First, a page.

Lee and Associates Report Examines Effects of Changing Tax Policy on CRE
Lee and Associates Research has just released a new report titled Effects of Changing Tax policy on Commercial Real Estate that examines the Biden administration’s proposal to nearly double the capital gains tax for people who make more than $1 million a year. The plan will tax capital gains at the same rate wages and salaries are taxed and raise the top marginal income tax rate from 37% to 39.6% for households making $400,000 or more in income. If passed, these taxes will have significant ramifications on the U.S. economy in general and on commercial real estate in particular.
Capital Gains Tax Increases
Currently, the top tax rate on capital gains, which applies to higher-income earners, is 20%. President Biden would increase the capital gains rate for those with incomes of over $1 million per year to the top rate on ordinary income, which under his plan would increase to 39.6%. If you include the current 3.8% net investment income tax that is imposed on those earning more than $200,000 annually ($250,000 for married couples), then the increase would be from 23.8% to 43.4%, an almost doubling of the capital gains tax rate for high-income investors.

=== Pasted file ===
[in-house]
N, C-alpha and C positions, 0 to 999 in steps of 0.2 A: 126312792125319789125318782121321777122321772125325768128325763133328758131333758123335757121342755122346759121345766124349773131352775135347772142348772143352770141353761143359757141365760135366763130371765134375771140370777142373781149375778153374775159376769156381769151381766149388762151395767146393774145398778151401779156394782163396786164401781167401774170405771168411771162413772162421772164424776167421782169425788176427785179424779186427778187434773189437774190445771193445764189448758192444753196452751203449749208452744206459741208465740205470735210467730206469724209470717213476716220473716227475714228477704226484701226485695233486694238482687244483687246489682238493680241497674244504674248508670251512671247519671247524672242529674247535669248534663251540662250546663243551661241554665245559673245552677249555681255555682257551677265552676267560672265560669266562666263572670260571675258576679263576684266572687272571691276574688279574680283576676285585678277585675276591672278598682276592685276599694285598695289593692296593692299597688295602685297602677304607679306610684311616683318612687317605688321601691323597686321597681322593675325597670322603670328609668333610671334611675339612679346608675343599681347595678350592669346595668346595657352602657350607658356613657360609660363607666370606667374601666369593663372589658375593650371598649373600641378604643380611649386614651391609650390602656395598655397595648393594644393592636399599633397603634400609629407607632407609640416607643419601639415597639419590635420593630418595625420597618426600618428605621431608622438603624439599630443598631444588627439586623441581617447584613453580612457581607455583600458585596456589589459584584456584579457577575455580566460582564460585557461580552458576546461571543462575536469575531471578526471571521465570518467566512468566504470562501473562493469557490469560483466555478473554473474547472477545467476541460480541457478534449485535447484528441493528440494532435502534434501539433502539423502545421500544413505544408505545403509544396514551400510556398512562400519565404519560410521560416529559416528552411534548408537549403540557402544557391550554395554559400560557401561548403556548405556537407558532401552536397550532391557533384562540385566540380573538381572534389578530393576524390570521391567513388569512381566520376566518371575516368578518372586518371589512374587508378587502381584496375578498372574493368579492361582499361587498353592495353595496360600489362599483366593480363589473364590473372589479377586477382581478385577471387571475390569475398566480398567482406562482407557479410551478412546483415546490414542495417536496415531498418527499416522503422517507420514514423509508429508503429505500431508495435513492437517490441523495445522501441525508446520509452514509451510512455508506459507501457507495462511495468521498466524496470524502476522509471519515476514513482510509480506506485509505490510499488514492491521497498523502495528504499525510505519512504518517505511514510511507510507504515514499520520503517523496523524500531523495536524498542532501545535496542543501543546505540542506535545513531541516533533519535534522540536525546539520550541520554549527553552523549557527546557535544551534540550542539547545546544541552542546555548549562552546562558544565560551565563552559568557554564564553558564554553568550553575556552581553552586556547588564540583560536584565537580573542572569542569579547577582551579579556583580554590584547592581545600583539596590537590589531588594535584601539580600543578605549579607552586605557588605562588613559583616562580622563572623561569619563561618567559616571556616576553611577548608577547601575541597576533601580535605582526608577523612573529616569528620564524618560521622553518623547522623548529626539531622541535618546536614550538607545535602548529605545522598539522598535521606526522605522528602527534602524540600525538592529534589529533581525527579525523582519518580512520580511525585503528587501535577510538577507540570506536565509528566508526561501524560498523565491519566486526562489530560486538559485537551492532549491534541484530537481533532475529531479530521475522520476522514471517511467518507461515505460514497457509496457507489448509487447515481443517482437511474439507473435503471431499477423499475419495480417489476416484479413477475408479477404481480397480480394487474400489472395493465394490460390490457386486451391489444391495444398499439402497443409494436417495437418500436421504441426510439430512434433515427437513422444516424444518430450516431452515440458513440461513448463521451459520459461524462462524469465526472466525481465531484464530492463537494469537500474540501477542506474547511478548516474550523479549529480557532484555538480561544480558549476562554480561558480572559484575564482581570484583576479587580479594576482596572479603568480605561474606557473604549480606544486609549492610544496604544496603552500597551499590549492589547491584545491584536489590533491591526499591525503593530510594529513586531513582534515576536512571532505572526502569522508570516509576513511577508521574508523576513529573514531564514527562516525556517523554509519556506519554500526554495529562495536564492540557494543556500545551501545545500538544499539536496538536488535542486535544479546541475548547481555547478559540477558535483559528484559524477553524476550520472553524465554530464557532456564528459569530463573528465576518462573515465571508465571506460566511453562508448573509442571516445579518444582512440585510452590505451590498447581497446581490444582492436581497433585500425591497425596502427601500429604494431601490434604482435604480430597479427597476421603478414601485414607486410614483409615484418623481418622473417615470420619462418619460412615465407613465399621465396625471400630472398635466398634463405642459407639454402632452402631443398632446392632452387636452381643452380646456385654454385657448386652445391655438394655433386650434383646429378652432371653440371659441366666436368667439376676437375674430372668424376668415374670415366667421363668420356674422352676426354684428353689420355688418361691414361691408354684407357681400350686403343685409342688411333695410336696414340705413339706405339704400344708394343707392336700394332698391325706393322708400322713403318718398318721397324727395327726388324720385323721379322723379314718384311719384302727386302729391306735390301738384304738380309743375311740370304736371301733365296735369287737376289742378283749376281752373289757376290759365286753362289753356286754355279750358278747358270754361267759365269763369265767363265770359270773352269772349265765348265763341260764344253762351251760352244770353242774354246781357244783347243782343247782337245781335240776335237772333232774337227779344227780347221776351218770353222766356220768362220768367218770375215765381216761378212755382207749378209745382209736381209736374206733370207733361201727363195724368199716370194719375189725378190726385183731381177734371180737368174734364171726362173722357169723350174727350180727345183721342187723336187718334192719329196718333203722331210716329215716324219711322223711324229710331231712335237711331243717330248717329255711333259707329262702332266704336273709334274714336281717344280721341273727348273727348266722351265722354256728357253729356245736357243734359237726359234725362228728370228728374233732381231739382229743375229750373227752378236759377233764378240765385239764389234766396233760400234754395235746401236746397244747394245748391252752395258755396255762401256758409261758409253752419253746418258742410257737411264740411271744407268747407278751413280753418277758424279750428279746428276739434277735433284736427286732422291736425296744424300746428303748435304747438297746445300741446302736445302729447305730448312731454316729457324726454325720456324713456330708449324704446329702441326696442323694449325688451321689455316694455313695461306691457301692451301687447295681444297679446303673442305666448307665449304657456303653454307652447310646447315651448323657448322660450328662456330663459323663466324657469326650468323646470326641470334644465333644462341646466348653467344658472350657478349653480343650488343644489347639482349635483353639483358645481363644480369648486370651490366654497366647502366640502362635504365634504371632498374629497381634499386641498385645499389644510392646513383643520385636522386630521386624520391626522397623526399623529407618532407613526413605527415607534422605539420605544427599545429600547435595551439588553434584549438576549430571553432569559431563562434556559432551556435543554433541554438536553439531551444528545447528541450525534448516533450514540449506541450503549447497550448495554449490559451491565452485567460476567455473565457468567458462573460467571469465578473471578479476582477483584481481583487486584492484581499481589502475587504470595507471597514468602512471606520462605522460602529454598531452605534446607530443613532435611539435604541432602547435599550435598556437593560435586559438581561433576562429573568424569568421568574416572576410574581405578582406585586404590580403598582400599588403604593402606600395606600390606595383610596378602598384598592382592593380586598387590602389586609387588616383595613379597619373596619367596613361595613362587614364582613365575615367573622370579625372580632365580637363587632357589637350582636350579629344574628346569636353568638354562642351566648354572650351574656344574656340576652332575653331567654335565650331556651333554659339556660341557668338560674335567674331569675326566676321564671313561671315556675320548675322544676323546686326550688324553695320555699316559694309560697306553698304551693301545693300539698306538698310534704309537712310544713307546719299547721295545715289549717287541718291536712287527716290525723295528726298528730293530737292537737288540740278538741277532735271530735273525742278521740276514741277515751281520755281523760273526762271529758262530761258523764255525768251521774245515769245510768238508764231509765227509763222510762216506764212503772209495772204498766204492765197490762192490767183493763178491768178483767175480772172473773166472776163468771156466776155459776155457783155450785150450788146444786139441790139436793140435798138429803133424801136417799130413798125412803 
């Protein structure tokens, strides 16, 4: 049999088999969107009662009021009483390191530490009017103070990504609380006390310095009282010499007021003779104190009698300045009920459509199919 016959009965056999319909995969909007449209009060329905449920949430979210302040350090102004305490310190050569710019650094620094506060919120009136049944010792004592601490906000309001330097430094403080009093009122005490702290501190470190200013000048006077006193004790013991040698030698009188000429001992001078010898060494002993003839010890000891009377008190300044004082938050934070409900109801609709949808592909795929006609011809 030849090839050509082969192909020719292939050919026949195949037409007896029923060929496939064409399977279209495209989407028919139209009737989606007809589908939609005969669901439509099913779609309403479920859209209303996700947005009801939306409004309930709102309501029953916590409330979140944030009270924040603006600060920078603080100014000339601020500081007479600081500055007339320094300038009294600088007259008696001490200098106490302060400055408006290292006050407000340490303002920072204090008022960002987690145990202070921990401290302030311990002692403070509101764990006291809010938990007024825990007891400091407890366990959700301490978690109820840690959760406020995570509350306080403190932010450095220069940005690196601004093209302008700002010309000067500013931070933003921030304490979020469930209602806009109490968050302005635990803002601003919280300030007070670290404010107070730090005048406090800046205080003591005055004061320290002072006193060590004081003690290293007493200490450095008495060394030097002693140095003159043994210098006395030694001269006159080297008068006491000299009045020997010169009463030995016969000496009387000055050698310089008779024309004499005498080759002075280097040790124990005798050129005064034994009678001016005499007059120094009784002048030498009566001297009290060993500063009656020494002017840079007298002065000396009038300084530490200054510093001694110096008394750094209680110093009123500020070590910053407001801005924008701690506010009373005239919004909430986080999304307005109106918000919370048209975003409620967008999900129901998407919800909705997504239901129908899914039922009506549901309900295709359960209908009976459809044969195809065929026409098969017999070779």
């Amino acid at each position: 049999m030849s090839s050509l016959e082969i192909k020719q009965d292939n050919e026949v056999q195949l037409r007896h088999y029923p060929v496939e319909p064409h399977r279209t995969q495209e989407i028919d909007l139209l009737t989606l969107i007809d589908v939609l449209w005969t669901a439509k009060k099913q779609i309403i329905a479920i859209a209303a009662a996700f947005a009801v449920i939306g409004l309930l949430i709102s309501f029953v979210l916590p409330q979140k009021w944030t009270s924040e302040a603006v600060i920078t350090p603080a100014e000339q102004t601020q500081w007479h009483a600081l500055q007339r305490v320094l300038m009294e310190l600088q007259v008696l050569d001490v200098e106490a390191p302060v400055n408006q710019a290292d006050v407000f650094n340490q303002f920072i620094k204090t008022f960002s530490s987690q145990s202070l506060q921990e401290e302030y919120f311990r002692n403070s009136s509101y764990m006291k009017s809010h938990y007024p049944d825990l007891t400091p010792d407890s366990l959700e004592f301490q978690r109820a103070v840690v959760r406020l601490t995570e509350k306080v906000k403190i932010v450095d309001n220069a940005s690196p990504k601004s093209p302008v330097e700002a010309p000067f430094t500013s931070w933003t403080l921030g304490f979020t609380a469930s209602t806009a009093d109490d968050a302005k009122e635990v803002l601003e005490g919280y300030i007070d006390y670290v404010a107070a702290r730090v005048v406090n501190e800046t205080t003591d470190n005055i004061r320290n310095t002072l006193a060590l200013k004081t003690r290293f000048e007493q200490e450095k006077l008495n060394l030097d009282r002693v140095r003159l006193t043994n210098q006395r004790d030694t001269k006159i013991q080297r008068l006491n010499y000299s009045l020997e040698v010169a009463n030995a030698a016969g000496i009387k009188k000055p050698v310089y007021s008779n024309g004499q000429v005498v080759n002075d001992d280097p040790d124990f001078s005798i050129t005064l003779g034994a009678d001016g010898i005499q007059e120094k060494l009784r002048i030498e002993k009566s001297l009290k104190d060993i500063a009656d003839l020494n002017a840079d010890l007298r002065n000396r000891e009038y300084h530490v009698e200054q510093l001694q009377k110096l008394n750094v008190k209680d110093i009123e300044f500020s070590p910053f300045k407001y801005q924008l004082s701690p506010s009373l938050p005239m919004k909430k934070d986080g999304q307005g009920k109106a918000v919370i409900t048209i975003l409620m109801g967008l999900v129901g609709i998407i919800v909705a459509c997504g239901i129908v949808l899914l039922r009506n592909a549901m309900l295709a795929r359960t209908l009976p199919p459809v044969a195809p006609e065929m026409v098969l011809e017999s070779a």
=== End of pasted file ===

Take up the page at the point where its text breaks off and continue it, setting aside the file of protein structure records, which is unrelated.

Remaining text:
For historical perspective, when the modern income tax was created in 1913, capital gains were taxed at the same rates as ordinary income — as high as 77% in 1918–the year World War I ended.
After the war, Congress lowered the top individual tax rate to 58% in 1922 and split off capital gains from regular income, slashing the rate to 12.5%.
Since then, capital gains rates have been changed frequently, climbing as high as 40% but typically remaining much lower than the top rate on ordinary income. The capital-gain-tax rate is currently 20% on incomes over $441,450 and 15% on incomes from $40,001 to $441,450. There is no capital gains tax on income of $40,000 or less.
The top marginal tax rate on capital gains has historically been much lower than that for ordinary income, although the gap has narrowed as overall tax rates have come down. The Biden administration’s proposal would eliminate the gap entirely.